Spokesperson Dan Laville responded to say the ministry was "confident" the external counsel would "conduct a thorough and impartial review." He said any comment on the future report would be "speculative."
'What happens if he's not cleared?'
Before Tolppanen's appointment was finalized, Engel said the justice ministry should have considered his involvement in the review of his previous department.
"What happens if he's not cleared? What happens if he is sworn in as a judge and then the investigation finds that he was guilty of serious misconduct in terms of disclosure?" Engel said.
McKinnon has been tasked with determining if and how Alberta prosecutors disclosed the autopsy review findings to the accused and their lawyers.
He is supposed to identify if any possible miscarriages of justice took place as a result, and to recommend a remedy, if necessary.
"The failure to disclose is a serious breach of legal ethics," Engel said. "And so, if it is found that [Tolppanen] breached his duty to disclose, then that's something that the Law Society would be looking at."
Engel said he thought Tolppanen's judicial appointment should be suspended. If it isn't, he said, Schweitzer and his cabinet should recuse themselves from any of the decision-making that comes out of the probe.
'Fairly serious questions about what they did'
Edmonton defence lawyer Brian Hurley told CBC News he considers Tolppanen to be "eminently qualified" for the job.
"But I think the optics are not good," said Hurley, who represents Alberta on the Canadian Council of Criminal Defence Lawyers.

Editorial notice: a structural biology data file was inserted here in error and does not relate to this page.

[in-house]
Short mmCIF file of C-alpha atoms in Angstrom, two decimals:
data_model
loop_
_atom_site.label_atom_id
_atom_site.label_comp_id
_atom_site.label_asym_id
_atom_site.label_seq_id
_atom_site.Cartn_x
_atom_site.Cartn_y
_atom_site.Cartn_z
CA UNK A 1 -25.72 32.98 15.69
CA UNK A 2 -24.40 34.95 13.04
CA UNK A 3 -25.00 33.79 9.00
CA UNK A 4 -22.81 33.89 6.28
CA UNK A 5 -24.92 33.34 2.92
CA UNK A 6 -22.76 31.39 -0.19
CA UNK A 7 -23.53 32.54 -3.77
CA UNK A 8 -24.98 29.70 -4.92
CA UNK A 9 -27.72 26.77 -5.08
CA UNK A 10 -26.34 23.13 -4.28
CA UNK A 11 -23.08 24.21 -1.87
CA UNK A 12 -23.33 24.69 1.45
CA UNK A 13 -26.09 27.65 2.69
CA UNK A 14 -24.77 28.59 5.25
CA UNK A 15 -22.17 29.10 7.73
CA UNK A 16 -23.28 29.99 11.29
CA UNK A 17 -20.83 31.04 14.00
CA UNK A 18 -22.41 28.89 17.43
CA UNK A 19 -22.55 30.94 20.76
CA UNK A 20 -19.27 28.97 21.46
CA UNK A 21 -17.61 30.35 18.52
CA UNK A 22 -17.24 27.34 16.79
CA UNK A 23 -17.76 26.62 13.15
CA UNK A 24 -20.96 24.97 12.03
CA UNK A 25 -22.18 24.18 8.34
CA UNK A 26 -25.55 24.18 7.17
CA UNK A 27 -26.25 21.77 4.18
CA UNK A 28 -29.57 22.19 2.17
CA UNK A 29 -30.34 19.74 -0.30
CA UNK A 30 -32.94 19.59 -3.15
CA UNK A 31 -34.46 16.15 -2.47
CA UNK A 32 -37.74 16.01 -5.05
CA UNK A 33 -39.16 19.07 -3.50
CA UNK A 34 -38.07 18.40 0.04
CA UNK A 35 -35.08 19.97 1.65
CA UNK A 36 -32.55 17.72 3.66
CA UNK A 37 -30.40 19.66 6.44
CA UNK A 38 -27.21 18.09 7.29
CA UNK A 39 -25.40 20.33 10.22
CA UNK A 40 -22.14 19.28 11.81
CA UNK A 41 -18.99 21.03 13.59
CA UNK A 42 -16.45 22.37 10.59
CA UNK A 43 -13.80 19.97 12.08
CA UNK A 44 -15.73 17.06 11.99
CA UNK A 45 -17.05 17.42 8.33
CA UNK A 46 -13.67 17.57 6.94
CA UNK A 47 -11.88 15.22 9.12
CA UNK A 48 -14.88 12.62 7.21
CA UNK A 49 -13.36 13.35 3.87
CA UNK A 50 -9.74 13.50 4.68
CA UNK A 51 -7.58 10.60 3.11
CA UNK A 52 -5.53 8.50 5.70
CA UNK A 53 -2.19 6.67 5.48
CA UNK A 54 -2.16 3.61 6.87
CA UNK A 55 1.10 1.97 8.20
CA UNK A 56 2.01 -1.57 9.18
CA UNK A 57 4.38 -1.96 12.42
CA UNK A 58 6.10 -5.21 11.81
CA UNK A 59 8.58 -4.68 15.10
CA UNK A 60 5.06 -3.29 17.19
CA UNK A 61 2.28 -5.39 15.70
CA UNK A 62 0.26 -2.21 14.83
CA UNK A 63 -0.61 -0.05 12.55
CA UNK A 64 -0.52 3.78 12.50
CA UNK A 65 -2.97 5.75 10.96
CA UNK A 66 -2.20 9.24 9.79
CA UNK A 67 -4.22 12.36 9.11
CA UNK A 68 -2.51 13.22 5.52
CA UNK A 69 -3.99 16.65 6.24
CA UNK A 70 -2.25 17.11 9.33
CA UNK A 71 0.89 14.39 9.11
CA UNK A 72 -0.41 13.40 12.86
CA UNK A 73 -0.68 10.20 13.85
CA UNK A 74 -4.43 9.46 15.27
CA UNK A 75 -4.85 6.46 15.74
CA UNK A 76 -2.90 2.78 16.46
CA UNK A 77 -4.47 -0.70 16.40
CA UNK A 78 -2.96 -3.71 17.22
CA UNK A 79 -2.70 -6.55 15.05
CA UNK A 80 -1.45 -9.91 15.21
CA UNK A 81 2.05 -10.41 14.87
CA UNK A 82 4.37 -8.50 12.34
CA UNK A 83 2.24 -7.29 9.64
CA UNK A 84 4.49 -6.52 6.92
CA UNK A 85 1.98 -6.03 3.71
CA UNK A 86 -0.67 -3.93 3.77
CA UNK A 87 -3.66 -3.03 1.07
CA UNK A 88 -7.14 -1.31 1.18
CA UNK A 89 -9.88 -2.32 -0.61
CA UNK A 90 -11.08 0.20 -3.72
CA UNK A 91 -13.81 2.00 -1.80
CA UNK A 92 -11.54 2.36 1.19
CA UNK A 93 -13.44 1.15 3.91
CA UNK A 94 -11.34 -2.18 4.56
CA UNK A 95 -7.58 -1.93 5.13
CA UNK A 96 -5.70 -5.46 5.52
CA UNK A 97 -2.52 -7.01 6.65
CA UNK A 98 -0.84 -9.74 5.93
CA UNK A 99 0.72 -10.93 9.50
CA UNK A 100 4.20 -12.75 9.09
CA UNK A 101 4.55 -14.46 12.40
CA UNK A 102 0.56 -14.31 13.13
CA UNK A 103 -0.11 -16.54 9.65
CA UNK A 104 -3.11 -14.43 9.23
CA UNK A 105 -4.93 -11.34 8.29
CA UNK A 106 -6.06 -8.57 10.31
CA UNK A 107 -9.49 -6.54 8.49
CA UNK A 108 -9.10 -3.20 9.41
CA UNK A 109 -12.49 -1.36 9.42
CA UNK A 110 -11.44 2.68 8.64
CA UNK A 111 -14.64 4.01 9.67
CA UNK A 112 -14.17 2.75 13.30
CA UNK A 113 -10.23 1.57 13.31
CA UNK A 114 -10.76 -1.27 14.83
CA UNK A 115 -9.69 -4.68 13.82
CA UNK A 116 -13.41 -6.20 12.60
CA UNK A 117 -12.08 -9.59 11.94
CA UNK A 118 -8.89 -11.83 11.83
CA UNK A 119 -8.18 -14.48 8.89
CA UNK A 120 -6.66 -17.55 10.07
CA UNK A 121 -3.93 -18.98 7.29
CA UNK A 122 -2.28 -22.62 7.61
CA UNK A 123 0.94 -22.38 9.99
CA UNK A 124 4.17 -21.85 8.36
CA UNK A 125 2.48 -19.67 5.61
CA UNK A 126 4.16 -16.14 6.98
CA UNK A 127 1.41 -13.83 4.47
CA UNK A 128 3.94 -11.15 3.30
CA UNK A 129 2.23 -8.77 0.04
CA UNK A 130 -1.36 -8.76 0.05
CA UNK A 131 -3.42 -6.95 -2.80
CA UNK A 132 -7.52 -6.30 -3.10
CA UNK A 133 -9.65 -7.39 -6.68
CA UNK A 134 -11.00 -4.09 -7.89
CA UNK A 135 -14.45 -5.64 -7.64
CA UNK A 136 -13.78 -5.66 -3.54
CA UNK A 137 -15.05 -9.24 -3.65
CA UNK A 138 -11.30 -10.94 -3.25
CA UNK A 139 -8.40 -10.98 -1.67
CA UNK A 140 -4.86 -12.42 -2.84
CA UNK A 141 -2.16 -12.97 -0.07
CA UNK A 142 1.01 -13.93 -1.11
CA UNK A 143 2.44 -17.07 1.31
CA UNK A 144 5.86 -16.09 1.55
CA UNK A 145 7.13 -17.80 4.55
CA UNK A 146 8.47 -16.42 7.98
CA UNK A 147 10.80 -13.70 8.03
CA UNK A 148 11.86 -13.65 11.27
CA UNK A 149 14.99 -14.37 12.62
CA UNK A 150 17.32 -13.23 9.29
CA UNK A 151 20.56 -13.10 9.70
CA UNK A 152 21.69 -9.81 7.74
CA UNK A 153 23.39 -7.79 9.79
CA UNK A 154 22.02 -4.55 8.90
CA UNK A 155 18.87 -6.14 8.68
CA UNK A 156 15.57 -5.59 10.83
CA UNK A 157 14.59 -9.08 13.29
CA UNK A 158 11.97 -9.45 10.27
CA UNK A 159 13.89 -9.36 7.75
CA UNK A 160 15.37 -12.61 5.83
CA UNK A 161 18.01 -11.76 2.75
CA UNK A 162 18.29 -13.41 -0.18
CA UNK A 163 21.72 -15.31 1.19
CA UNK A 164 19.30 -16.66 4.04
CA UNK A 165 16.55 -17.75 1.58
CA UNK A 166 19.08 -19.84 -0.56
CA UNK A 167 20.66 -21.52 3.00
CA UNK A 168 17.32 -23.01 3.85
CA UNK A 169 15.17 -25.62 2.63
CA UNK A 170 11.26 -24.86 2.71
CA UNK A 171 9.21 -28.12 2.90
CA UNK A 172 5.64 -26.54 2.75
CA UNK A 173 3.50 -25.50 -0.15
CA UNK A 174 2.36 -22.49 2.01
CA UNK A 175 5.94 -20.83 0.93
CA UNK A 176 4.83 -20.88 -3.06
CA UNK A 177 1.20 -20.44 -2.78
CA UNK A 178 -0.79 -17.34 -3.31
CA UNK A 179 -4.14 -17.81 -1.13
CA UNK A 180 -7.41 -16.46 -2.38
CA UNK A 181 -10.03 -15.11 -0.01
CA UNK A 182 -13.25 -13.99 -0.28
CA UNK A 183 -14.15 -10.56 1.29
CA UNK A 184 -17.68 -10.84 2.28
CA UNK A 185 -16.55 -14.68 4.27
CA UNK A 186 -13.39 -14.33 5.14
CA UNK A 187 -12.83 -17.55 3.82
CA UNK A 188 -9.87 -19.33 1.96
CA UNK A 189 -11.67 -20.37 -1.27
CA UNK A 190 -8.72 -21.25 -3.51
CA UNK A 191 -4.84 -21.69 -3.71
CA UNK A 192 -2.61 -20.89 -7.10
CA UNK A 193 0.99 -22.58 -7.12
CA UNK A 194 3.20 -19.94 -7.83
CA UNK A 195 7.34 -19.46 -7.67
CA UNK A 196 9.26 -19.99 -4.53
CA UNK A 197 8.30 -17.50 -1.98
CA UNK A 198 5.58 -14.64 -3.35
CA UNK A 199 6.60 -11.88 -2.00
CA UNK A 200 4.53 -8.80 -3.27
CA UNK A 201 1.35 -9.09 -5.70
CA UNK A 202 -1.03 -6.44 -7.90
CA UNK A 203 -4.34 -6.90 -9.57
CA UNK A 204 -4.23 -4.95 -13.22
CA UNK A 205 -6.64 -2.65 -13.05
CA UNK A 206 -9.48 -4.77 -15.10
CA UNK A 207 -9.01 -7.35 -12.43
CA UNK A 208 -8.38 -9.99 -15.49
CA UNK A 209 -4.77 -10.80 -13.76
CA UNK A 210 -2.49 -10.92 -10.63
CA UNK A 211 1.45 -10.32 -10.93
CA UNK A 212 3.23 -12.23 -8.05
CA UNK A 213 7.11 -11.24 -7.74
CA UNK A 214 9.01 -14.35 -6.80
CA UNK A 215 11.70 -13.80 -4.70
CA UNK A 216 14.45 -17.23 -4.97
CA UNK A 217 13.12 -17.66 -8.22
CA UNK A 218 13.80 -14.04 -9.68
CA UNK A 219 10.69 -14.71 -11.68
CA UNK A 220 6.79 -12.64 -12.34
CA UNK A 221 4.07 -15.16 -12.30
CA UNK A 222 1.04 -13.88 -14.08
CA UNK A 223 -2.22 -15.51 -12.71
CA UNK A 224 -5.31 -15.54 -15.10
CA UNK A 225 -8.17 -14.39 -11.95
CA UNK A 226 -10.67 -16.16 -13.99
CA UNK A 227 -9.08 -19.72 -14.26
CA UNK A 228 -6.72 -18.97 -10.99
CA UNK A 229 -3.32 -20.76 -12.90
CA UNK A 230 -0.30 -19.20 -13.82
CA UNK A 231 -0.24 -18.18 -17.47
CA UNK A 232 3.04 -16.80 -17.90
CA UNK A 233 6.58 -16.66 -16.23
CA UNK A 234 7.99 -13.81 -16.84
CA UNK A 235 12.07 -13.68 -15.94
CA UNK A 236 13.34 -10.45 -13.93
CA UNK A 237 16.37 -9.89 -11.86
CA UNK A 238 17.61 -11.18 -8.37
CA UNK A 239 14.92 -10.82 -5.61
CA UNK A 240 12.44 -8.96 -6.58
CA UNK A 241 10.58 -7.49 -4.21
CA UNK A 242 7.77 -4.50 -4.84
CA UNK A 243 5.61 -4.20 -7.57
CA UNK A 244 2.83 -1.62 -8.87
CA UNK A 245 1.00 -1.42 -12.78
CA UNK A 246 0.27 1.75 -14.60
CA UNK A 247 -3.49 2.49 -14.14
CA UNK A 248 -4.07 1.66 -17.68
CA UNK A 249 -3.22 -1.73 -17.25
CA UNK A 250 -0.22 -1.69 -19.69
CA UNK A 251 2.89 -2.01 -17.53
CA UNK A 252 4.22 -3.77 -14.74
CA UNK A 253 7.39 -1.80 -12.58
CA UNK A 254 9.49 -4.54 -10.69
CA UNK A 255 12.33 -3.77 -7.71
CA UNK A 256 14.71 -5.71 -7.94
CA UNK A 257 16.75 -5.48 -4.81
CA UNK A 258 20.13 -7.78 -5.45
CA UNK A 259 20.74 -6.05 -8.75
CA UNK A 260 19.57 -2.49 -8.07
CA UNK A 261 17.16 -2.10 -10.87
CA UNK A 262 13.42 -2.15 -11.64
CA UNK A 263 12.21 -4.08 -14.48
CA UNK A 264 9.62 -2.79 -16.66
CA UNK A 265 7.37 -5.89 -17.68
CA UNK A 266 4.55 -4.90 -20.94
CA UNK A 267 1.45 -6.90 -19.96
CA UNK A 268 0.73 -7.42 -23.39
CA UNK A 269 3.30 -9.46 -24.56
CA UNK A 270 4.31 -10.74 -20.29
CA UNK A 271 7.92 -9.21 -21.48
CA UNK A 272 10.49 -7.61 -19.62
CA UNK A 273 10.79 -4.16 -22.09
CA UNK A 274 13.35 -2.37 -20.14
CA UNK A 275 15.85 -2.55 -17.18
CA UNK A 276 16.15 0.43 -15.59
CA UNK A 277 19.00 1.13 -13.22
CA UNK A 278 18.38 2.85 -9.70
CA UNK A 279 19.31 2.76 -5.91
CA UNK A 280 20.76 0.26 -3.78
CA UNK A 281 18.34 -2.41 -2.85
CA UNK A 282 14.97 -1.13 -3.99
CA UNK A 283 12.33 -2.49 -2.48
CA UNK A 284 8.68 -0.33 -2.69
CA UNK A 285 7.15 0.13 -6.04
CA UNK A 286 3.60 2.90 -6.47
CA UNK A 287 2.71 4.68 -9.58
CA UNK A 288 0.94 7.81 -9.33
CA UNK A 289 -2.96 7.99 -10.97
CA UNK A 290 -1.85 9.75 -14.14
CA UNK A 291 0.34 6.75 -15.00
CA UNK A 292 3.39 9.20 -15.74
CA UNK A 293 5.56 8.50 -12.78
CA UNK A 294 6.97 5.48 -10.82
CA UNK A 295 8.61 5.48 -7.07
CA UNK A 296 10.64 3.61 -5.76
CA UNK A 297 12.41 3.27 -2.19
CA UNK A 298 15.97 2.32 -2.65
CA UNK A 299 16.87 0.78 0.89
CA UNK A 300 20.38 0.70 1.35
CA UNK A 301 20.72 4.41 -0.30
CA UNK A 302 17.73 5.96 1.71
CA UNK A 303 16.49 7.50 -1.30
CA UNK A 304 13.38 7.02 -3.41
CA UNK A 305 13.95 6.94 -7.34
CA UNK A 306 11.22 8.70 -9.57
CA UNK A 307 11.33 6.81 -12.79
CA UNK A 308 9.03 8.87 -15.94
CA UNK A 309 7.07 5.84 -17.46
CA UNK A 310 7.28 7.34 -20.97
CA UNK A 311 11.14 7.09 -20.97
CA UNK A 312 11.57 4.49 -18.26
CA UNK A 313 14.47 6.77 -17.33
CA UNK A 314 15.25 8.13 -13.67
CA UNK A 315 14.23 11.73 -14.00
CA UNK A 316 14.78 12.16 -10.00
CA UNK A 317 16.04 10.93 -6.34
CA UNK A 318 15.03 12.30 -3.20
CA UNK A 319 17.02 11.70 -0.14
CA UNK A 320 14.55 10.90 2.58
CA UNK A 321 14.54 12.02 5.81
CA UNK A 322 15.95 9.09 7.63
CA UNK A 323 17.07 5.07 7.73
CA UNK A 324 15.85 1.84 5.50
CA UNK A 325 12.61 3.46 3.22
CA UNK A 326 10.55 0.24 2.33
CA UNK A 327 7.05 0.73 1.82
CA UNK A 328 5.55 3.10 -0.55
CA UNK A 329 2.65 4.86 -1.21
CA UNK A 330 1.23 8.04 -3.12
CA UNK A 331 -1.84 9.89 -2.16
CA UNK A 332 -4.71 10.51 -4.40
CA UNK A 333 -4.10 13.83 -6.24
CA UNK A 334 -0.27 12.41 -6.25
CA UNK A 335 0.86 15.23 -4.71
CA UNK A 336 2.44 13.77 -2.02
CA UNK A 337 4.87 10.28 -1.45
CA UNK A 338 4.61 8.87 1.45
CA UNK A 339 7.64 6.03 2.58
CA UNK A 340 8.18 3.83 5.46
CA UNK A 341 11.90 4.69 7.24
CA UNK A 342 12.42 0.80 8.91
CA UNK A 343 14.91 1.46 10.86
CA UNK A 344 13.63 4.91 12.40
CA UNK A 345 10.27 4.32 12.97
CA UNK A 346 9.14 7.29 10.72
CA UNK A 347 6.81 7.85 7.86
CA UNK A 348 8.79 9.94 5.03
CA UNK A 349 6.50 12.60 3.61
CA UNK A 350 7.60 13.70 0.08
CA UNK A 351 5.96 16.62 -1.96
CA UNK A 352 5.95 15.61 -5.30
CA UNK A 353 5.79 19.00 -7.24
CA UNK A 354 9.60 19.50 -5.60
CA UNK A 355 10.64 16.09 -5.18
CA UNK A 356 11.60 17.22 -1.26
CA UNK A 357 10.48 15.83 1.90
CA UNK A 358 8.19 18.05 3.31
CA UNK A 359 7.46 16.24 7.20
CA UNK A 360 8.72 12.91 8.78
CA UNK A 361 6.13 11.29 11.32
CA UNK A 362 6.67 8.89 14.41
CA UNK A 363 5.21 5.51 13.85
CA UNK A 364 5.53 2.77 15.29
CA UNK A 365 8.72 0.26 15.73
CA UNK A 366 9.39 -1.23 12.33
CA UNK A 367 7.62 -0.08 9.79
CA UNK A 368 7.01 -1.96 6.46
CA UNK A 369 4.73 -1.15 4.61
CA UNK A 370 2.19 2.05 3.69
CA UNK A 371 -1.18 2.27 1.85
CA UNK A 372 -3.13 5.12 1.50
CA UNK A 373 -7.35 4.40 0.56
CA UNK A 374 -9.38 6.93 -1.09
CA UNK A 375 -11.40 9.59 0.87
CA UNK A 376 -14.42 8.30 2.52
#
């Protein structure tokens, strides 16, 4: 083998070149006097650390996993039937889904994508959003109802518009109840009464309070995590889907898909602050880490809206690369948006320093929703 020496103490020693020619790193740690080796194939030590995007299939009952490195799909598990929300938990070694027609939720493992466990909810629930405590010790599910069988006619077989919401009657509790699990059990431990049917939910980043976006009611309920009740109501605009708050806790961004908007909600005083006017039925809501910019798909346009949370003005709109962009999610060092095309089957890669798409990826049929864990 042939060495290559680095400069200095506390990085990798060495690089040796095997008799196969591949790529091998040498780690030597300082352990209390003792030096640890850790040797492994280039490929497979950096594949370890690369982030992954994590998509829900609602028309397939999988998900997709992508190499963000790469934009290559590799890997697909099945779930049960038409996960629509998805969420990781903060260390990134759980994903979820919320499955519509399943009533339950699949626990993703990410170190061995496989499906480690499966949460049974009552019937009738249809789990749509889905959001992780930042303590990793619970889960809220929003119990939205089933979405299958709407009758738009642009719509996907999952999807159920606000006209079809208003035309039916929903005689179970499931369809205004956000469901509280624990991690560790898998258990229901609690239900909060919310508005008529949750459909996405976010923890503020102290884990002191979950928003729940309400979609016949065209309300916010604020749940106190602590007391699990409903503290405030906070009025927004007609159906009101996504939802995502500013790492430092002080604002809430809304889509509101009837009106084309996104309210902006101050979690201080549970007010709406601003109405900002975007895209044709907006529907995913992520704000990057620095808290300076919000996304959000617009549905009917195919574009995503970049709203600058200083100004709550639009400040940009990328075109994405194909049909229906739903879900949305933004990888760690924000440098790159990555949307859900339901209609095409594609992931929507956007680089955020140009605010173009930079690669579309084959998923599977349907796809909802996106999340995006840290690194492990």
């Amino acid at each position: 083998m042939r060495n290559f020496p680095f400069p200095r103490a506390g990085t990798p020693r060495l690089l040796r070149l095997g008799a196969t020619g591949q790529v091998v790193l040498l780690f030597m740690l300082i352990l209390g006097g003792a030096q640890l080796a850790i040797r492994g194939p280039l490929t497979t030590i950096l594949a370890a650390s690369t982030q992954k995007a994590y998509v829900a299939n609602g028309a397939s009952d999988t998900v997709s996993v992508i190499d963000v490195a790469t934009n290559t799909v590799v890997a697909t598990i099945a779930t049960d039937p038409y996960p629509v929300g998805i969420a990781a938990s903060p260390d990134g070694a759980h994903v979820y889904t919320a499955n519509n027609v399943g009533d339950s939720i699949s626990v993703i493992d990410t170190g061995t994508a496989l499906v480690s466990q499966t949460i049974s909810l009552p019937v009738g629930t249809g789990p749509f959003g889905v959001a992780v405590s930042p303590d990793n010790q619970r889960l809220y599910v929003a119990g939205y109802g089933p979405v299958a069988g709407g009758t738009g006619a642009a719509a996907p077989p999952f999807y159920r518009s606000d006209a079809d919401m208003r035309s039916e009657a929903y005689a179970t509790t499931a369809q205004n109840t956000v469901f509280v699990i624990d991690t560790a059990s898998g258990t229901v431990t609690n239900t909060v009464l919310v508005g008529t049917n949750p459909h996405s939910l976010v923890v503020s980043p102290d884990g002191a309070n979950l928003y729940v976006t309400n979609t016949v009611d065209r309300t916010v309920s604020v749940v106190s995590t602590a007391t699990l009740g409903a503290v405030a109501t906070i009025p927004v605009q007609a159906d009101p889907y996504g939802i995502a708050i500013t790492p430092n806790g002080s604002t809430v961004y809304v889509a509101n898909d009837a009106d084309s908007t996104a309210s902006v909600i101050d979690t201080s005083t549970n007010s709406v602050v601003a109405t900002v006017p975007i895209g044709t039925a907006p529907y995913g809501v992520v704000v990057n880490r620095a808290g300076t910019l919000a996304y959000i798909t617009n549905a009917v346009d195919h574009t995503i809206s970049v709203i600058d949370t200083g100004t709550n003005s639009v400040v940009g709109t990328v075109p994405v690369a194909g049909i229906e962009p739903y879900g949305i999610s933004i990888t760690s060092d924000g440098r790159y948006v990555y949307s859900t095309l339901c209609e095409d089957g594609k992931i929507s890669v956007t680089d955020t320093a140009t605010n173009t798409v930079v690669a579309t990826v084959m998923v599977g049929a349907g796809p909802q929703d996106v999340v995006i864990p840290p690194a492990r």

"It creates a problem with the public perception of how thorough and complete the investigation is going to be. And it creates a problem with the public's view of the justice system in general."
Justice ministry staff should "answer some fairly serious questions about what they did with that report," Hurley said.
Tolppanen previously told The Fifth Estate that he is satisfied the ministry's staff met all legal disclosure requirements. But those affected insisted they weren't provided adequate information.
Tolppanen also said he felt the autopsy review's results were "inconsequential" today because of an agreement the ministry made back in 2013.
At the time, Justice officials agreed with the original pathologist to set aside the findings, because they agreed the doctor had not been adequately consulted during the process. Their agreement was formalized before an Alberta Court of Queen's Bench justice.
At the same time, Alberta Justice said "the administration of justice demanded" a second panel be held — but that never happened. Tolppanen and others have not explained why.
The pathologist, Dr. Evan Matshes, filed a $30-million defamation lawsuit in 2014 against the Alberta government. He now runs a forensic pathology business in California.
Matshes told The Fifth Estate that he continues to stand by his work, and that he's been the victim of a "witch hunt" and "political vendettas" in multiple jurisdictions.
University of Calgary professor Asad Kiyani agreed that Tolppanen was appointed at an inopportune time. But he said his greater concern is that Alberta Justice may be missing a larger issue than who did what in the Crown's office.
"The real problem here is that there are potential wrongful convictions," he said.
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With files from Harvey Cashore